3. Take them to lunch. These are the four magic words of PR as far as I’m concerned and a great way to establish a relationship that’ll pay off many times over. And, by the way, don’t only take working reporters to lunch. Because their world is so volatile, reporters live in a very unstable environment right now. If they are unlucky enough to be laid off, they find it an added indignity to be dropped by all of the fair-weather friends who used them when they had a public outlet but no longer see any value in the relationship. Remember that many reporters will be back in the public reporting sector sooner or later. They will certainly remember those who were supportive when things were tough. They’ll also remember who stiffed them. Who would you rather be?
Your bottom line should be to generate as much interest in you and your activities as possible. While there are no direct metrics to extrapolate how many blog readers or magazine articles it takes to generate additional income, a good rule of thumb is the more the merrier. Work hard to make your professional persona ubiquitous and it will pay off in perception and interest.
The other day the CEO of one our largest clients was sitting in my conference room discussing a project he wanted us to do for him. While he was talking, his phone rang and he glanced at the screen. “I’m sorry,” he said, “but it’s one of my board members. Pardon me while I take this.” During the conversation, he mentioned to the board member that he was in my office talking to me about the new project. “Oh, you know Bruce?” he asked the person on the phone. “Do you know him from when he presented at our board meeting?” He listened. “Oh, you know him from his blog.”
Here’s the beauty part: My client and I were just talking about us starting a robust social media program for him and now he saw the direct benefit of what we do. I was no longer a vendor selling a service but an expert who clearly practices what he preaches. I don’t yet know what the financial result of the project will be and there’s no reason to believe that we wouldn’t have gotten the project without the unplanned interaction but it certainly helped sell my point of view.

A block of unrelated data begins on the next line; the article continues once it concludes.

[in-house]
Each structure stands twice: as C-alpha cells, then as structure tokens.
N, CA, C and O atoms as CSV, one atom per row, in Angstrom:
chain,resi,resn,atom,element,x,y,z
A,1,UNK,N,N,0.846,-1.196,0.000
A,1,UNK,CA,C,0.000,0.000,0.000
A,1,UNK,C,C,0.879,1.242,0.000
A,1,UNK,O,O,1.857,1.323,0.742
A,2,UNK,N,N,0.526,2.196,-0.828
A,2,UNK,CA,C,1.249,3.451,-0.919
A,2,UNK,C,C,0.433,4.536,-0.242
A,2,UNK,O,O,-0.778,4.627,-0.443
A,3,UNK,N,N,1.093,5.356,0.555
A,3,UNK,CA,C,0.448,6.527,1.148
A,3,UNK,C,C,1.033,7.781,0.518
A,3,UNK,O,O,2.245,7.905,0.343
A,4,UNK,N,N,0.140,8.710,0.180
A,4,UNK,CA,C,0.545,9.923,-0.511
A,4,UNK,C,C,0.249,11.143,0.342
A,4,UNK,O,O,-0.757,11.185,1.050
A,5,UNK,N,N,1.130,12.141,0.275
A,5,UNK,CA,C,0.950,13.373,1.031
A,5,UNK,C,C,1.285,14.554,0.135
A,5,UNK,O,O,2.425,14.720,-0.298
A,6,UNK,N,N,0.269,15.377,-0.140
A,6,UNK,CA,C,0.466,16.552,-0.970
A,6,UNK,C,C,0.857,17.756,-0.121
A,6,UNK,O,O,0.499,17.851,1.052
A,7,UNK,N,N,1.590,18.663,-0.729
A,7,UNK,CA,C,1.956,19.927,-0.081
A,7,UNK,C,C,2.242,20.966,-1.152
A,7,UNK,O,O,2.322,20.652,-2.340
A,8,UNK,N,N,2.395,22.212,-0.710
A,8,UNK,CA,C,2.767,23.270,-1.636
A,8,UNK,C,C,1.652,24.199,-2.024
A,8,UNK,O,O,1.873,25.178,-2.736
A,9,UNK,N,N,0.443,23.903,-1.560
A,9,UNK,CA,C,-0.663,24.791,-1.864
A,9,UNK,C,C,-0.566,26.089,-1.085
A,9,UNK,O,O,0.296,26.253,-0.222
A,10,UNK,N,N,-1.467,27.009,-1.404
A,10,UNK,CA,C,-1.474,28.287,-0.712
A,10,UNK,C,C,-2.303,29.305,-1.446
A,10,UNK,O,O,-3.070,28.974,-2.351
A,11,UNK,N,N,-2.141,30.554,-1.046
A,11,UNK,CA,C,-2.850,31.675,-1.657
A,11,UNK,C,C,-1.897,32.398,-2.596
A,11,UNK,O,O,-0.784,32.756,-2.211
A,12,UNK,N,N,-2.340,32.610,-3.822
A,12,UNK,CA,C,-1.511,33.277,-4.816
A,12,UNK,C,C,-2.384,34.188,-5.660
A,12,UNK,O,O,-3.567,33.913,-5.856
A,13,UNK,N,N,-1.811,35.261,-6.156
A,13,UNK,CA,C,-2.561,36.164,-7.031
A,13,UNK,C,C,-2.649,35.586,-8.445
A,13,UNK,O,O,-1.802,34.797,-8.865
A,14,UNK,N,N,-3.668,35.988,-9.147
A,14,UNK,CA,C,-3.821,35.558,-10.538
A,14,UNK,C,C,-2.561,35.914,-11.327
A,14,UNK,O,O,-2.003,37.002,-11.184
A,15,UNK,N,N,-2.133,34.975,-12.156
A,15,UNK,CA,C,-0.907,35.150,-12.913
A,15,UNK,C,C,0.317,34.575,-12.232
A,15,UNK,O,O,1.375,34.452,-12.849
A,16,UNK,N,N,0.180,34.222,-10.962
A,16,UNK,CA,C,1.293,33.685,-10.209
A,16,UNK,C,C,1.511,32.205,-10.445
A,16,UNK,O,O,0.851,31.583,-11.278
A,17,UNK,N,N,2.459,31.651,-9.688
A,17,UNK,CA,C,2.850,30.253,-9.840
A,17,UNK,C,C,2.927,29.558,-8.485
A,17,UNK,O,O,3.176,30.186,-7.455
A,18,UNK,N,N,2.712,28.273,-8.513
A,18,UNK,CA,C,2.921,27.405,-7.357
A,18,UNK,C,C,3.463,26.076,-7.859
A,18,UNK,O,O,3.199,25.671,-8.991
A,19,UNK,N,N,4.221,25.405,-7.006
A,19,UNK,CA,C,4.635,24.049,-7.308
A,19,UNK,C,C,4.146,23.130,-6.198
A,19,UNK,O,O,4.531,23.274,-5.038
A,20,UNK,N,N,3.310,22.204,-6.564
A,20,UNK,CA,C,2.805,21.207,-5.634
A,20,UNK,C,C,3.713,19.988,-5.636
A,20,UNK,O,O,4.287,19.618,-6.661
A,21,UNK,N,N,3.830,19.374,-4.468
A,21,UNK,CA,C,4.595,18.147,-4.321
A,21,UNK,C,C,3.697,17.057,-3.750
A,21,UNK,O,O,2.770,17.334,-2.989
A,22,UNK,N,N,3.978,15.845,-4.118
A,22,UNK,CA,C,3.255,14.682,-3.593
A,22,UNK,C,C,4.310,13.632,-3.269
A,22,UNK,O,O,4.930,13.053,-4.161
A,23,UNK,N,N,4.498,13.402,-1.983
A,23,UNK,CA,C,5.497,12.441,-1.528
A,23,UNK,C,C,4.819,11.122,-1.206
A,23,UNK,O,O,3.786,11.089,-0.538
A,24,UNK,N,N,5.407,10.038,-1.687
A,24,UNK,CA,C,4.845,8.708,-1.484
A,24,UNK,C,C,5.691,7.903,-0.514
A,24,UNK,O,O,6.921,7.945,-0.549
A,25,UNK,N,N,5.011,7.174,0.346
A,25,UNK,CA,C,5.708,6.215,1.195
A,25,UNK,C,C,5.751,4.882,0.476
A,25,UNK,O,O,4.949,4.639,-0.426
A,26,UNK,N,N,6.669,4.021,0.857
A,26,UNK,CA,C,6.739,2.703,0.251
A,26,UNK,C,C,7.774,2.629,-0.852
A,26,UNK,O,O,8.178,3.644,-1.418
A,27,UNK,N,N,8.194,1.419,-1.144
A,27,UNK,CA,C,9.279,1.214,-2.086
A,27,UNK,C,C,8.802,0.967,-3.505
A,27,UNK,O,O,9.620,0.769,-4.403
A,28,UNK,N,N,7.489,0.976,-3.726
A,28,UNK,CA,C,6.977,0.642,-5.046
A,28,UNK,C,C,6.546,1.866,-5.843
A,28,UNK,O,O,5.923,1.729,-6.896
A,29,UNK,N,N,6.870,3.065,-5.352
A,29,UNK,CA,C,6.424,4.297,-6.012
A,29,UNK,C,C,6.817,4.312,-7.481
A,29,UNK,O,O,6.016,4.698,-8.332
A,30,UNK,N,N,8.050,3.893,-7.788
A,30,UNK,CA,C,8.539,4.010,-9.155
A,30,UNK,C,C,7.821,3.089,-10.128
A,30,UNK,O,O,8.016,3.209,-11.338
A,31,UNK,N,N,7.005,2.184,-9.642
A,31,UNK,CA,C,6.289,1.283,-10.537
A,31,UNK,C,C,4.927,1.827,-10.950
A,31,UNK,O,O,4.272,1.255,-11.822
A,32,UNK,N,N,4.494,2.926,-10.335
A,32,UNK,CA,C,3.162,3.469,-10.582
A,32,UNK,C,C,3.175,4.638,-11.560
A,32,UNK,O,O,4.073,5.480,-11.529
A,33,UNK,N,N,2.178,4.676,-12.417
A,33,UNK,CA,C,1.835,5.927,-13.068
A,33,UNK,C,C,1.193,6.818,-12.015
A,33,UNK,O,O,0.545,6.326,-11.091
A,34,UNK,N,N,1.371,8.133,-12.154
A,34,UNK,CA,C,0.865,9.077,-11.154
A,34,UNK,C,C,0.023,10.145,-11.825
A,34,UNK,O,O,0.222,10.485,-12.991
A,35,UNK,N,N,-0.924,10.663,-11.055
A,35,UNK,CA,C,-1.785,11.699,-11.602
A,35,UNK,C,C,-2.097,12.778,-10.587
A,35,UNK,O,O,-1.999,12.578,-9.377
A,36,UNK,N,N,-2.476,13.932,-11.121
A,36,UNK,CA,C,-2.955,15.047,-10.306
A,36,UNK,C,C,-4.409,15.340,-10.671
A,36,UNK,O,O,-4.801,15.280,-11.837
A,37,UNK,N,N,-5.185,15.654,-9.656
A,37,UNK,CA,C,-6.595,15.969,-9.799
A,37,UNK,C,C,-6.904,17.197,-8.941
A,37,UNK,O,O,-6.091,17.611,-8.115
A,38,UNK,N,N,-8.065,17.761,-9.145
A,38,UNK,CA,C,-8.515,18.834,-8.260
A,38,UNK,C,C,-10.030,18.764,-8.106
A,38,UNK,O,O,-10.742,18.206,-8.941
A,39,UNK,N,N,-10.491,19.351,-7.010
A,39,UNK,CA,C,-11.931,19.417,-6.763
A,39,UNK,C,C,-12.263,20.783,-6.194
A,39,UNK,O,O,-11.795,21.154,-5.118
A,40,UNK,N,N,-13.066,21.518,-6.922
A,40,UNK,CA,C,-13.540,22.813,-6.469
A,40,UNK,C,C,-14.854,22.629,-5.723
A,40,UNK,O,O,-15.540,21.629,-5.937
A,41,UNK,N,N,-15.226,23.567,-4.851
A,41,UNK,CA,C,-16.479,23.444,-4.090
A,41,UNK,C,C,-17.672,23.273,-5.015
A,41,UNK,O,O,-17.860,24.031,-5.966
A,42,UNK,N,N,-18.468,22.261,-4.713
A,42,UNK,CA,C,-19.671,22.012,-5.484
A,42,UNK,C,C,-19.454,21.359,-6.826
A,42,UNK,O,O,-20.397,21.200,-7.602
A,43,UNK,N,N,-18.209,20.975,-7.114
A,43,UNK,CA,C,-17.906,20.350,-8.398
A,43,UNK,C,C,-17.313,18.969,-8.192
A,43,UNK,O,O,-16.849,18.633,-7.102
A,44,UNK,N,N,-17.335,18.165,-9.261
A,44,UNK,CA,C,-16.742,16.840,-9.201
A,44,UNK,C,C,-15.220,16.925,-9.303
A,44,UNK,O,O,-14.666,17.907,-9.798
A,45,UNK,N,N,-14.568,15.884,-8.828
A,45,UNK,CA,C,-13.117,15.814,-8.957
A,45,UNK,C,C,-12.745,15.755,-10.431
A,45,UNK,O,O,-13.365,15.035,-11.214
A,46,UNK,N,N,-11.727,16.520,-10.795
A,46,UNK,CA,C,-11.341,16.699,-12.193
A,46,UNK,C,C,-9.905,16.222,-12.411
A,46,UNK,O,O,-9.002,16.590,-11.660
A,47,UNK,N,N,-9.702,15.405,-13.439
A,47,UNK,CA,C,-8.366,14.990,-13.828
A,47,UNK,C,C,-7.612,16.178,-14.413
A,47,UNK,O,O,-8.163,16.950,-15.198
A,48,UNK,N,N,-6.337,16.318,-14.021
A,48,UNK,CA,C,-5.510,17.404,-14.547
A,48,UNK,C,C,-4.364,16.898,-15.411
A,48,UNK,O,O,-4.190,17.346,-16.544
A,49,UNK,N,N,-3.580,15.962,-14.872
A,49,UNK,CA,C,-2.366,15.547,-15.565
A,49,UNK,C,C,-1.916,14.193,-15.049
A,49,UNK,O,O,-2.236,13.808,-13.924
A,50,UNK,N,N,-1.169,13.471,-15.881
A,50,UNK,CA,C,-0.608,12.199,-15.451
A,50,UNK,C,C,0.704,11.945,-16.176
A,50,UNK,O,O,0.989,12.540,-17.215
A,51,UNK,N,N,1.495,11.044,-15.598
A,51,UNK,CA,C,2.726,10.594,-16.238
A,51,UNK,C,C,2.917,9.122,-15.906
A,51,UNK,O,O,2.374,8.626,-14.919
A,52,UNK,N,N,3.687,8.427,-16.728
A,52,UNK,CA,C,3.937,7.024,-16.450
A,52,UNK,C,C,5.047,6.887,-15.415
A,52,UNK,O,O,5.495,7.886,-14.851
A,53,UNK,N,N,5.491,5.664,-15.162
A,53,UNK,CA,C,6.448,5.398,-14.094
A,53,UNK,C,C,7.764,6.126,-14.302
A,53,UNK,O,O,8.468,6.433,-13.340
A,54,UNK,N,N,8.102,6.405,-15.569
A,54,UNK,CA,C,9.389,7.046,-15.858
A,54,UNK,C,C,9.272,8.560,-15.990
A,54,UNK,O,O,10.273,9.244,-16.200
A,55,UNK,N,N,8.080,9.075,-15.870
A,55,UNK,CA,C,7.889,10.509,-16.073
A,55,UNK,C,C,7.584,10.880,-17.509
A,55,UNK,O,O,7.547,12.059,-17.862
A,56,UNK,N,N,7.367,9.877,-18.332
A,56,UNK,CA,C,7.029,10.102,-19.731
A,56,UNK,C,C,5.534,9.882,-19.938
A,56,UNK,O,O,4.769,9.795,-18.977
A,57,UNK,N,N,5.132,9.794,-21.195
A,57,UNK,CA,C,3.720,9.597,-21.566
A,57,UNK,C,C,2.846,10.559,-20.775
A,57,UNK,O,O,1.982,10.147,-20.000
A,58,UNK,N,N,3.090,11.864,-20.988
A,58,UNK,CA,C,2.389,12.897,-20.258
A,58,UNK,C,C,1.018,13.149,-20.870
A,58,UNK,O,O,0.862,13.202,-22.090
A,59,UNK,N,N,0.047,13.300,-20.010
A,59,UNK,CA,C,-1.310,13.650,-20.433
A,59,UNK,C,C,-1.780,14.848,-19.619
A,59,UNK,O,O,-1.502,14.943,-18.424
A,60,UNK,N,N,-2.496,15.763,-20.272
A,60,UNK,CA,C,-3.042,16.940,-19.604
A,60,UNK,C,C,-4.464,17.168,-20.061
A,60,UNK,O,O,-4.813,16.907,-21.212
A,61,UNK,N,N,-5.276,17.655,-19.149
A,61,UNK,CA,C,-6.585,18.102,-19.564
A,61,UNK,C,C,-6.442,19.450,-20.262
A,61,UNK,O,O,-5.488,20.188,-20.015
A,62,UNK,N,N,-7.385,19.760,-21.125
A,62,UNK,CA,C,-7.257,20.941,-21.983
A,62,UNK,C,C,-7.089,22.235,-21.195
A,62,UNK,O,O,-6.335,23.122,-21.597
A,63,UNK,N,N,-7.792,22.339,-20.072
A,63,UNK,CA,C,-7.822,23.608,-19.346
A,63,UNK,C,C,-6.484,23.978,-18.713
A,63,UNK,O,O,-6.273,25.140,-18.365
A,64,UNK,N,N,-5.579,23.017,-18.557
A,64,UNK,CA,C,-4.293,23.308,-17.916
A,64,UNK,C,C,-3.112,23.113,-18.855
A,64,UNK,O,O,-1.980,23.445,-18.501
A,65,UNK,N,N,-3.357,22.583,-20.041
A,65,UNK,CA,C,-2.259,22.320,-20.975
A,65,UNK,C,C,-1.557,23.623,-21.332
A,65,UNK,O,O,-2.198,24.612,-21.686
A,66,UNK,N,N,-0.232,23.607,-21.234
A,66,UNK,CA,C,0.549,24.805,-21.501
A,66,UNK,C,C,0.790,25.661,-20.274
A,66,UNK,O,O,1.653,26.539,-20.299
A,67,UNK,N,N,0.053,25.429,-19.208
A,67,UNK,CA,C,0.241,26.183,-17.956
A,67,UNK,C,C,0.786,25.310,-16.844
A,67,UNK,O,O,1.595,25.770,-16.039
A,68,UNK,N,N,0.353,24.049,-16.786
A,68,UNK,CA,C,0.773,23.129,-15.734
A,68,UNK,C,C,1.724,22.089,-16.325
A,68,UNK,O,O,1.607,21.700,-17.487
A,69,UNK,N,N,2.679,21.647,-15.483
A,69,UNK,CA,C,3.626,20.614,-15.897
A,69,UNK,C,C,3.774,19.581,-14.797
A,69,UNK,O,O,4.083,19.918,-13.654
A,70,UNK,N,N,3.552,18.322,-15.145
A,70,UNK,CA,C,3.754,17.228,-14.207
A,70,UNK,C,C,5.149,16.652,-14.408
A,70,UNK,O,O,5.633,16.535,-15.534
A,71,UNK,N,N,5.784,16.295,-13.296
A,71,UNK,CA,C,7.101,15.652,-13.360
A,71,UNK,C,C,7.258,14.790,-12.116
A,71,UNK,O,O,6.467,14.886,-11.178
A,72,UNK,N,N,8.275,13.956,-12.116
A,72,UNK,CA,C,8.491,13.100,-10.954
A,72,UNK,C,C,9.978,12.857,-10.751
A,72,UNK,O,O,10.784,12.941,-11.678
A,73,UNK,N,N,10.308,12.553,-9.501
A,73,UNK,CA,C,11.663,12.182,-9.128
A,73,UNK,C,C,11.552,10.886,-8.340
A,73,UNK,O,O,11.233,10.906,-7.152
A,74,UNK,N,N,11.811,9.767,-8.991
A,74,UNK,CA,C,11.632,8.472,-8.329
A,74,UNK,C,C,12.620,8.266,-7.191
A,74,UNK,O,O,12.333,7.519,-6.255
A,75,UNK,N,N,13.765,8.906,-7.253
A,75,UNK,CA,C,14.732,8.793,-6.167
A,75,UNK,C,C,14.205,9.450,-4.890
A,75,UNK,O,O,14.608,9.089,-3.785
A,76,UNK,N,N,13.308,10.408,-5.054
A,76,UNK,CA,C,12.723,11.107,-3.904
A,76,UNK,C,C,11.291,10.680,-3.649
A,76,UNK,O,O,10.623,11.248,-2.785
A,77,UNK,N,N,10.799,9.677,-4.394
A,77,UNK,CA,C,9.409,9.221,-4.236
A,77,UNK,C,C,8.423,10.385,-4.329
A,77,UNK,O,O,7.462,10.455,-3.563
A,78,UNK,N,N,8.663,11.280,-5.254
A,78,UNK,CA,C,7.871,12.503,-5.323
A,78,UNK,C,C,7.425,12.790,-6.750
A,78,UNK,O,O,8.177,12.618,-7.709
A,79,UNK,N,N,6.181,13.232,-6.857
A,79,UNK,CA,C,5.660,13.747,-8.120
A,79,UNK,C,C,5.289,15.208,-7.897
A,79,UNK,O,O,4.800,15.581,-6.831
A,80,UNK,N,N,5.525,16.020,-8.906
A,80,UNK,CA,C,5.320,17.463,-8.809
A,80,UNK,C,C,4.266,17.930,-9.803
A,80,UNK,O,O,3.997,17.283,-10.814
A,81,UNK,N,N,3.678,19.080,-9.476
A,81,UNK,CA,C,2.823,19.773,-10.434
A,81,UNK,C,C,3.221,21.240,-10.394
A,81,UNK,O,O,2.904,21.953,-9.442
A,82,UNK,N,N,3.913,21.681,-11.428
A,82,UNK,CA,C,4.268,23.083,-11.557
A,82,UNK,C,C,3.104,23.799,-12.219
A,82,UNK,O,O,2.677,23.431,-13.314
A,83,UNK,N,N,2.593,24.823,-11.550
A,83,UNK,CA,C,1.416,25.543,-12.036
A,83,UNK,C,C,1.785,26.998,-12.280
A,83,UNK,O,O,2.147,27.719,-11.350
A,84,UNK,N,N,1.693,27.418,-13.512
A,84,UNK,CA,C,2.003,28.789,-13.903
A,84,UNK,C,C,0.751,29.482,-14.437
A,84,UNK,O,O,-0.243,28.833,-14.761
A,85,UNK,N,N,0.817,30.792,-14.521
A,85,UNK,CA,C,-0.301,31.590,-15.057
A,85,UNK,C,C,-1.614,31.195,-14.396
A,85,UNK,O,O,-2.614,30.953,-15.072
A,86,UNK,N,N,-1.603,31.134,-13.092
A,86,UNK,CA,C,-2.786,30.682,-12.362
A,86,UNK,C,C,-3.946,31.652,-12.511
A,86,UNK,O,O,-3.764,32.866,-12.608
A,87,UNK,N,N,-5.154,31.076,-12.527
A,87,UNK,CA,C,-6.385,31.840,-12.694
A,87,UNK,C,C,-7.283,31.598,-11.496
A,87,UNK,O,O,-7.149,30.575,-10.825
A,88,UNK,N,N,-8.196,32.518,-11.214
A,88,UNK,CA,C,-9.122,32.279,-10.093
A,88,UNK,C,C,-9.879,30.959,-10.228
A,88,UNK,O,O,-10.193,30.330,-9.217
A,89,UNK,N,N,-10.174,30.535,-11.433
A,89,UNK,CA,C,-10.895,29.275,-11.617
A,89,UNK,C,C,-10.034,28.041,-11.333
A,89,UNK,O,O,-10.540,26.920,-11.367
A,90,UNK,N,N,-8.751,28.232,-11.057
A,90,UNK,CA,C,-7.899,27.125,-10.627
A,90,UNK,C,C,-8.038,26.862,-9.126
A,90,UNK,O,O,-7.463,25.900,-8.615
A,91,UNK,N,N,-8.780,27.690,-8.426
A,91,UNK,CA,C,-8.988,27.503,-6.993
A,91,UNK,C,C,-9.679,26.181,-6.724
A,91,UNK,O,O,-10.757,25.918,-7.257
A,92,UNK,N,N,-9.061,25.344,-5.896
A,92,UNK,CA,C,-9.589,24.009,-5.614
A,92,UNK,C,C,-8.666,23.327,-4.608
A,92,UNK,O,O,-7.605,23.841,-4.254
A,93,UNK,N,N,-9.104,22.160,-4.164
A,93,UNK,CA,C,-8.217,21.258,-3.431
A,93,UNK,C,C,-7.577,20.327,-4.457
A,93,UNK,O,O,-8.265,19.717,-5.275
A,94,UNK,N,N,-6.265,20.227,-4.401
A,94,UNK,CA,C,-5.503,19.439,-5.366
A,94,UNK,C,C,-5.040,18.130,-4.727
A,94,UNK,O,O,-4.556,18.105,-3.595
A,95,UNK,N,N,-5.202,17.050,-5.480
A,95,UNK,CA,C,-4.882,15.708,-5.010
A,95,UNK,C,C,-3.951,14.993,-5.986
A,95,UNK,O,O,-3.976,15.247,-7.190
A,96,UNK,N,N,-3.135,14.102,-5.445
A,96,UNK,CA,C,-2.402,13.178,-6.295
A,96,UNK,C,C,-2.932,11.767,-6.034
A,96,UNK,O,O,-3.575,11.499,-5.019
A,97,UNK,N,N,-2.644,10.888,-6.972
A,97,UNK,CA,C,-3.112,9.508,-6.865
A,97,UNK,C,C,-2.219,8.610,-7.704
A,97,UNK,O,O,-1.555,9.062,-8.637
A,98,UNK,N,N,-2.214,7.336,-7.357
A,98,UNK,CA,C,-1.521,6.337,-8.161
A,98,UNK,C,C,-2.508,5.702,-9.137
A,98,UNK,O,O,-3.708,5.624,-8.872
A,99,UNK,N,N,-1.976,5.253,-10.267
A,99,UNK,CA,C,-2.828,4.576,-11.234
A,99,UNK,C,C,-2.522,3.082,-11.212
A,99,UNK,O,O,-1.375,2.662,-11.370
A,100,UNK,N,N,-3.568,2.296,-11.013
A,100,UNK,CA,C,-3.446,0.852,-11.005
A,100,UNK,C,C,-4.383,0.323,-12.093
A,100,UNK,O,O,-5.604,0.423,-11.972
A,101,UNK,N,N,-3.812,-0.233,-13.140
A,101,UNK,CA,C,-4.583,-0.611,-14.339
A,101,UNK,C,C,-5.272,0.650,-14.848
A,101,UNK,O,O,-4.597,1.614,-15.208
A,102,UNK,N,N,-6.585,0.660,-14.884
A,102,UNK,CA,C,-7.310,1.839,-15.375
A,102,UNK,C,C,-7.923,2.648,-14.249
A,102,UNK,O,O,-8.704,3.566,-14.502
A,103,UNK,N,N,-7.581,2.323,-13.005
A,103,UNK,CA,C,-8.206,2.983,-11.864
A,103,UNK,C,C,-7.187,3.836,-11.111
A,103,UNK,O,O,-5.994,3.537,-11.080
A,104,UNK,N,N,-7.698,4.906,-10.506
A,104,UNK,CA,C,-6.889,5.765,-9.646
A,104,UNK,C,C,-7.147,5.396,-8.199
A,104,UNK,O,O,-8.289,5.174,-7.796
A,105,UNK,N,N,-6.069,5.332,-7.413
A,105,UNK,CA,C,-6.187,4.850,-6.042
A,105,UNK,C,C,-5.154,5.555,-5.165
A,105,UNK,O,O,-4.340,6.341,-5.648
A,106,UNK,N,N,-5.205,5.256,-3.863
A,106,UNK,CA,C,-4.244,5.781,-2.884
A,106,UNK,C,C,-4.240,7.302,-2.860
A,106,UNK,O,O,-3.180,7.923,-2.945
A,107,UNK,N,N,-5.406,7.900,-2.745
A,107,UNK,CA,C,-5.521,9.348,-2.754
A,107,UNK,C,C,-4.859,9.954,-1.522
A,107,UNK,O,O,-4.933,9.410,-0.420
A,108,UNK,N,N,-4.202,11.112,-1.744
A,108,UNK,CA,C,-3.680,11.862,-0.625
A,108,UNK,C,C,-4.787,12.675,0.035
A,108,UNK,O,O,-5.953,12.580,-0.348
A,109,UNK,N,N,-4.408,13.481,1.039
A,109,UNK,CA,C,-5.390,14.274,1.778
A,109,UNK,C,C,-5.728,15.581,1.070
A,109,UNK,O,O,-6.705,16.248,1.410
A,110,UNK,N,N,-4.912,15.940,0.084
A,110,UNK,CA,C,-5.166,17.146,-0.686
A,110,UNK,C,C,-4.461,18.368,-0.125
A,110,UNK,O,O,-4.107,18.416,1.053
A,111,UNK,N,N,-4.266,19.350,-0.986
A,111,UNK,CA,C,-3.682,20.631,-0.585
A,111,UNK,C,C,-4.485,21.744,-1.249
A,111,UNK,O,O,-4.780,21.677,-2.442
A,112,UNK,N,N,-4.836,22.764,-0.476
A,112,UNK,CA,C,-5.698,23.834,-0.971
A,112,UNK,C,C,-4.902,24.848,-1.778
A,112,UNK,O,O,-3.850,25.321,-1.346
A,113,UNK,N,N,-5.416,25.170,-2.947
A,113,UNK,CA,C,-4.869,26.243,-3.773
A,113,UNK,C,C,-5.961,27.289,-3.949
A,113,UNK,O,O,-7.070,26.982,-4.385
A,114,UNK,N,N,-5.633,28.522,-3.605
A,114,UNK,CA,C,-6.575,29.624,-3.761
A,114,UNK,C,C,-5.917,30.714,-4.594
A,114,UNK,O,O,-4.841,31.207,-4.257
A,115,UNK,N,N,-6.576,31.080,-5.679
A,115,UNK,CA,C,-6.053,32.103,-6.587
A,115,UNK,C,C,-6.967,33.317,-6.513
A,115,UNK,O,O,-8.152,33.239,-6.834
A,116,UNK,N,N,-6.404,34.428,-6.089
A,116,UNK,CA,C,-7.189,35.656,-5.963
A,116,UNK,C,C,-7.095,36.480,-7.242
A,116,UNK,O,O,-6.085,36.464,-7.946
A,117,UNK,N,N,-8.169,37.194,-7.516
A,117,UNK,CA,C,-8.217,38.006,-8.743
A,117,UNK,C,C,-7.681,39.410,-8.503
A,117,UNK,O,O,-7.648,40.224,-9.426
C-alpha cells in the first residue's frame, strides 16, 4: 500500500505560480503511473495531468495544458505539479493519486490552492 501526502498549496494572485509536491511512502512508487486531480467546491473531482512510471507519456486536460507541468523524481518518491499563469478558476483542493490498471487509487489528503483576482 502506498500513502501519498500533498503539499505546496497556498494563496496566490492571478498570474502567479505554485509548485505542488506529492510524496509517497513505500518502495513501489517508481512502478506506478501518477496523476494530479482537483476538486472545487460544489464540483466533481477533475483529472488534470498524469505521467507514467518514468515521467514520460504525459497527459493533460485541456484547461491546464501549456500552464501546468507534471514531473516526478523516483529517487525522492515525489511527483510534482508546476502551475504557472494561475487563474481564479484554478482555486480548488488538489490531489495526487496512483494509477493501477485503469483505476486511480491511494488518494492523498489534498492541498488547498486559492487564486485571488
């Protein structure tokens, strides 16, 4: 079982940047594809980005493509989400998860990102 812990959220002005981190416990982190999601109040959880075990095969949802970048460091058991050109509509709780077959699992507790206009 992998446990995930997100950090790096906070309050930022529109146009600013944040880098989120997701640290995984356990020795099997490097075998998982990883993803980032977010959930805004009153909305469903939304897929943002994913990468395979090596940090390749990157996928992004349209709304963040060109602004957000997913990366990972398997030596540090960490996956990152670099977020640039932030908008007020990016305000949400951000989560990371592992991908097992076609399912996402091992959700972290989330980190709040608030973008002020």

These sorts of things happen to me all the time. With a little work, they can happen to you, too.
When I started my business my father called my action “the confidence of ignorance.” I didn’t really know what I didn’t know so I held my nose and jumped right in. And with some long hours, perseverance, the hard work of lots of great people, and some good luck it turned out pretty well. Yet almost thirty years later it’s finally dawned on me that my dad was right – I often have no idea what I’m doing.
Social media has become a critical part of our agency’s branding and marketing. I’m promoting my ad agency, my speaking, and my books on Twitter, Facebook, Google+, LinkedIn, and whatever new technology has emerged since I wrote this post. But I have no idea what I’m doing.
I blog about branding and marketing and my own personal opinion about what’s going on in those worlds. I post it all online and send it out to my mailing list and try to promote it on all the social media sites that’ll have me. But I have no idea what I’m doing.
I travel around the world speaking at conferences and corporate meetings and attend acting classes and speaking workshops to try to make my platform skills better. Even with all the time spent and experienced gained, I still have no idea what I’m doing.